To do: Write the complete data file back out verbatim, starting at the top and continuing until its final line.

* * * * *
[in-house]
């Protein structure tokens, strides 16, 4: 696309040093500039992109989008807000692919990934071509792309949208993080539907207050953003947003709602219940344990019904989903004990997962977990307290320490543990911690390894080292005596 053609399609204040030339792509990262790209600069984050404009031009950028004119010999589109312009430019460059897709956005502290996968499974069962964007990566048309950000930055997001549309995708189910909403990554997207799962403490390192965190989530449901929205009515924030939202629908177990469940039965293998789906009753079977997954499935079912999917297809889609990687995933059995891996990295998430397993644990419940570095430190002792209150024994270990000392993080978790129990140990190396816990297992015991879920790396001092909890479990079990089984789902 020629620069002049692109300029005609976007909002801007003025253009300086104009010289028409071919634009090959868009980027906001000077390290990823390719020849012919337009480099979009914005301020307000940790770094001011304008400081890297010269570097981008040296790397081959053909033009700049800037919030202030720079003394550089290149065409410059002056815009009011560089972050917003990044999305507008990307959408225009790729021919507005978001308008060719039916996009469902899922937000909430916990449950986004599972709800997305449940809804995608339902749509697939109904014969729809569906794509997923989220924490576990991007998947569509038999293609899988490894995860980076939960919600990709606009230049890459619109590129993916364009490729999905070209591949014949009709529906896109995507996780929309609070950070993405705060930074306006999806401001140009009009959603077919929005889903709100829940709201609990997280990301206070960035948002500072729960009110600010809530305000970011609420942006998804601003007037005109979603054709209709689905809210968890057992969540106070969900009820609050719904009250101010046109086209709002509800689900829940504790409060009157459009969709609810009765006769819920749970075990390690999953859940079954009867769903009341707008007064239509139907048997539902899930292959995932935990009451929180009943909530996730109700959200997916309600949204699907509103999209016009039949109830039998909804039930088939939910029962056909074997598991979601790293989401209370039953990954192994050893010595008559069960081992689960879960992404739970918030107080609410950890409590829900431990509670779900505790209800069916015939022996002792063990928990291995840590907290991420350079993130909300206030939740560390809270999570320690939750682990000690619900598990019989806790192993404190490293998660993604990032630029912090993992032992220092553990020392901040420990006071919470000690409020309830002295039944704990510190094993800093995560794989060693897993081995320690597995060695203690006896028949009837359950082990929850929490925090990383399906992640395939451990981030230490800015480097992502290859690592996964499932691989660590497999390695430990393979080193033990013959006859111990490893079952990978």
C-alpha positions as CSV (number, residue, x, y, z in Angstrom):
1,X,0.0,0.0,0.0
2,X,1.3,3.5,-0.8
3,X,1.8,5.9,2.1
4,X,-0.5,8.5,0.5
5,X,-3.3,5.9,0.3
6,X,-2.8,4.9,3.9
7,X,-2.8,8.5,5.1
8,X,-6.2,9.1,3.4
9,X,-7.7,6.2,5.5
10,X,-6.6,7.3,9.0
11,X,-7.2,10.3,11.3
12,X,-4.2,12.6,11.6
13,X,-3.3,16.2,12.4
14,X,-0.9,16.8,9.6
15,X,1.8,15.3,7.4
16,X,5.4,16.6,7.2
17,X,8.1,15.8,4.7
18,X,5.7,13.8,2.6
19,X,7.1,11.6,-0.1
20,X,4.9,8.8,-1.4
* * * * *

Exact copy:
[in-house]
């Protein structure tokens, strides 16, 4: 696309040093500039992109989008807000692919990934071509792309949208993080539907207050953003947003709602219940344990019904989903004990997962977990307290320490543990911690390894080292005596 053609399609204040030339792509990262790209600069984050404009031009950028004119010999589109312009430019460059897709956005502290996968499974069962964007990566048309950000930055997001549309995708189910909403990554997207799962403490390192965190989530449901929205009515924030939202629908177990469940039965293998789906009753079977997954499935079912999917297809889609990687995933059995891996990295998430397993644990419940570095430190002792209150024994270990000392993080978790129990140990190396816990297992015991879920790396001092909890479990079990089984789902 020629620069002049692109300029005609976007909002801007003025253009300086104009010289028409071919634009090959868009980027906001000077390290990823390719020849012919337009480099979009914005301020307000940790770094001011304008400081890297010269570097981008040296790397081959053909033009700049800037919030202030720079003394550089290149065409410059002056815009009011560089972050917003990044999305507008990307959408225009790729021919507005978001308008060719039916996009469902899922937000909430916990449950986004599972709800997305449940809804995608339902749509697939109904014969729809569906794509997923989220924490576990991007998947569509038999293609899988490894995860980076939960919600990709606009230049890459619109590129993916364009490729999905070209591949014949009709529906896109995507996780929309609070950070993405705060930074306006999806401001140009009009959603077919929005889903709100829940709201609990997280990301206070960035948002500072729960009110600010809530305000970011609420942006998804601003007037005109979603054709209709689905809210968890057992969540106070969900009820609050719904009250101010046109086209709002509800689900829940504790409060009157459009969709609810009765006769819920749970075990390690999953859940079954009867769903009341707008007064239509139907048997539902899930292959995932935990009451929180009943909530996730109700959200997916309600949204699907509103999209016009039949109830039998909804039930088939939910029962056909074997598991979601790293989401209370039953990954192994050893010595008559069960081992689960879960992404739970918030107080609410950890409590829900431990509670779900505790209800069916015939022996002792063990928990291995840590907290991420350079993130909300206030939740560390809270999570320690939750682990000690619900598990019989806790192993404190490293998660993604990032630029912090993992032992220092553990020392901040420990006071919470000690409020309830002295039944704990510190094993800093995560794989060693897993081995320690597995060695203690006896028949009837359950082990929850929490925090990383399906992640395939451990981030230490800015480097992502290859690592996964499932691989660590497999390695430990393979080193033990013959006859111990490893079952990978």
C-alpha positions as CSV (number, residue, x, y, z in Angstrom):
1,X,0.0,0.0,0.0
2,X,1.3,3.5,-0.8
3,X,1.8,5.9,2.1
4,X,-0.5,8.5,0.5
5,X,-3.3,5.9,0.3
6,X,-2.8,4.9,3.9
7,X,-2.8,8.5,5.1
8,X,-6.2,9.1,3.4
9,X,-7.7,6.2,5.5
10,X,-6.6,7.3,9.0
11,X,-7.2,10.3,11.3
12,X,-4.2,12.6,11.6
13,X,-3.3,16.2,12.4
14,X,-0.9,16.8,9.6
15,X,1.8,15.3,7.4
16,X,5.4,16.6,7.2
17,X,8.1,15.8,4.7
18,X,5.7,13.8,2.6
19,X,7.1,11.6,-0.1
20,X,4.9,8.8,-1.4